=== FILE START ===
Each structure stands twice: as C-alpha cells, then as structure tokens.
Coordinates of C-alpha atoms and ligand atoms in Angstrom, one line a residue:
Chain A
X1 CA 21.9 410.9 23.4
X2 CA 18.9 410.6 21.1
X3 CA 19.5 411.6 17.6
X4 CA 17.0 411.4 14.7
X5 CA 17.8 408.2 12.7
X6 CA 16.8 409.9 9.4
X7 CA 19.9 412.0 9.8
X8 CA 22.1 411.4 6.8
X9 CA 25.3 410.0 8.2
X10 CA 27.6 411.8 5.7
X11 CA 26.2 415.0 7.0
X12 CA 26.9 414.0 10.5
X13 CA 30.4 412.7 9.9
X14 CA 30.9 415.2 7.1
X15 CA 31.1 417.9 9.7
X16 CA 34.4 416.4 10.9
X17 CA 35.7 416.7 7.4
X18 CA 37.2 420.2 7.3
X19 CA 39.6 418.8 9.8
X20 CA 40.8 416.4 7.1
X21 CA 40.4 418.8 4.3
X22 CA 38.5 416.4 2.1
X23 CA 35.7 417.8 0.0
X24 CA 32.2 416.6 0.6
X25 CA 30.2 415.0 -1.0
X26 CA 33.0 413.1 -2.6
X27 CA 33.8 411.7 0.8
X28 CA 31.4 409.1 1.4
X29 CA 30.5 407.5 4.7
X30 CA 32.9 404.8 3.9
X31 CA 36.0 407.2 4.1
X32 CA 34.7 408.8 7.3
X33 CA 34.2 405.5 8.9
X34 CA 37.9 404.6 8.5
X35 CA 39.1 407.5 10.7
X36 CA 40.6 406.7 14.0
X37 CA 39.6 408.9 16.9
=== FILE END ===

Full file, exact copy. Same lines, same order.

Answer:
Each structure stands twice: as C-alpha cells, then as structure tokens.
Coordinates of C-alpha atoms and ligand atoms in Angstrom, one line a residue:
Chain A
X1 CA 21.9 410.9 23.4
X2 CA 18.9 410.6 21.1
X3 CA 19.5 411.6 17.6
X4 CA 17.0 411.4 14.7
X5 CA 17.8 408.2 12.7
X6 CA 16.8 409.9 9.4
X7 CA 19.9 412.0 9.8
X8 CA 22.1 411.4 6.8
X9 CA 25.3 410.0 8.2
X10 CA 27.6 411.8 5.7
X11 CA 26.2 415.0 7.0
X12 CA 26.9 414.0 10.5
X13 CA 30.4 412.7 9.9
X14 CA 30.9 415.2 7.1
X15 CA 31.1 417.9 9.7
X16 CA 34.4 416.4 10.9
X17 CA 35.7 416.7 7.4
X18 CA 37.2 420.2 7.3
X19 CA 39.6 418.8 9.8
X20 CA 40.8 416.4 7.1
X21 CA 40.4 418.8 4.3
X22 CA 38.5 416.4 2.1
X23 CA 35.7 417.8 0.0
X24 CA 32.2 416.6 0.6
X25 CA 30.2 415.0 -1.0
X26 CA 33.0 413.1 -2.6
X27 CA 33.8 411.7 0.8
X28 CA 31.4 409.1 1.4
X29 CA 30.5 407.5 4.7
X30 CA 32.9 404.8 3.9
X31 CA 36.0 407.2 4.1
X32 CA 34.7 408.8 7.3
X33 CA 34.2 405.5 8.9
X34 CA 37.9 404.6 8.5
X35 CA 39.1 407.5 10.7
X36 CA 40.6 406.7 14.0
X37 CA 39.6 408.9 16.9